13. Jim Dolmas & Gregory W. Huffman & Mark A. Wynne, 2000. "Inequality, inflation, and central bank independence," Canadian Journal of Economics, Canadian Economics Association, vol. 33(1), pages 271-287, February.
  14. Andrés Erosa & Gustavo Ventura, 2000. "On Inflation as a Regressive Consumption Tax," UWO Department of Economics Working Papers 20001, University of Western Ontario, Department of Economics.
  15. repec:oup:qjecon:v:100:y:1985:i:4:p:1169-89 is not listed on IDEAS
  16. Click, Reid W, 1998. "Seigniorage in a Cross-Section of Countries," Journal of Money, Credit and Banking, Blackwell Publishing, vol. 30(2), pages 154-71, May.
  17. By Ales BulÌr, 2001. "Income Inequality: Does Inflation Matter?," IMF Staff Papers, Palgrave Macmillan, vol. 48(1), pages 5.
  18. Krusell, Per, 2002. "Time-consistent redistribution," European Economic Review, Elsevier, vol. 46(4-5), pages 755-769, May.
  19. Erzo G. J. Luttmer, 1999. "What Level of Fixed Costs Can Reconcile Consumption and Stock Returns?," Journal of Political Economy, University of Chicago Press, vol. 107(5), pages 969-997, October.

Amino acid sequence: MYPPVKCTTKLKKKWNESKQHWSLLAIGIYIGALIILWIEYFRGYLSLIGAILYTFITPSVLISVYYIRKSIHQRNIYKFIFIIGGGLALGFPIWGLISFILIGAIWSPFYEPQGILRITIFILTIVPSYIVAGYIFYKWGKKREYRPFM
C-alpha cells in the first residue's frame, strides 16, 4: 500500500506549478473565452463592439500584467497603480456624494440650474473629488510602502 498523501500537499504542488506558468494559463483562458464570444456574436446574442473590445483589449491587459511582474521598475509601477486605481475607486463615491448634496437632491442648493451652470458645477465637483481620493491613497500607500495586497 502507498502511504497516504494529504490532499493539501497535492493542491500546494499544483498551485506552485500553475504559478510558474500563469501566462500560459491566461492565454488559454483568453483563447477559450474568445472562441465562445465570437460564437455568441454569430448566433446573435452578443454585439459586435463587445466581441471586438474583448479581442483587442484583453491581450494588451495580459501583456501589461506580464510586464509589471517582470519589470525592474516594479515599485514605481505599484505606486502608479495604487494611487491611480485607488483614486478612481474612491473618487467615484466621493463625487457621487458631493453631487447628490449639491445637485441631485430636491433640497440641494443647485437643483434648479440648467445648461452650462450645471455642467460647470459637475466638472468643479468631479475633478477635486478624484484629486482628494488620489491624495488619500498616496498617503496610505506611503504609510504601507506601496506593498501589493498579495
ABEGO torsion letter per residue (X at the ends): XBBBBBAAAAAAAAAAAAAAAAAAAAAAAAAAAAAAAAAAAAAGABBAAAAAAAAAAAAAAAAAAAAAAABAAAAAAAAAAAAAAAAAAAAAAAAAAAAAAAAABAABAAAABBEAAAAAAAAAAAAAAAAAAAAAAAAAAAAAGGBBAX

20. Assar Lindbeck & Jörgen Weibull, 1987. "Balanced-budget redistribution as the outcome of political competition," Public Choice, Springer, vol. 52(3), pages 273-297, January.
  21. Anne Epaulard, 2003. "Macroeconomic Performance and Poverty Reduction," IMF Working Papers 03/72, International Monetary Fund.
  22. Eliana Cardoso, 1992. "Inflation and Poverty," NBER Working Papers 4006, National Bureau of Economic Research, Inc.
  23. Robert E. Lucas Jr. & Nancy L. Stokey, 1982. "Optimal Fiscal and Monetary Policy in an Economy Without Capital," Discussion Papers 532, Northwestern University, Center for Mathematical Studies in Economics and Management Science.
  24. Kydland, Finn E & Prescott, Edward C, 1977. "Rules Rather Than Discretion: The Inconsistency of Optimal Plans," Journal of Political Economy, University of Chicago Press, vol. 85(3), pages 473-91, June.
  25. Cukierman, Alex & Edwards, Sebastian & Tabellini, Guido, 1992. "Seigniorage and Political Instability," American Economic Review, American Economic Association, vol. 82(3), pages 537-55, June.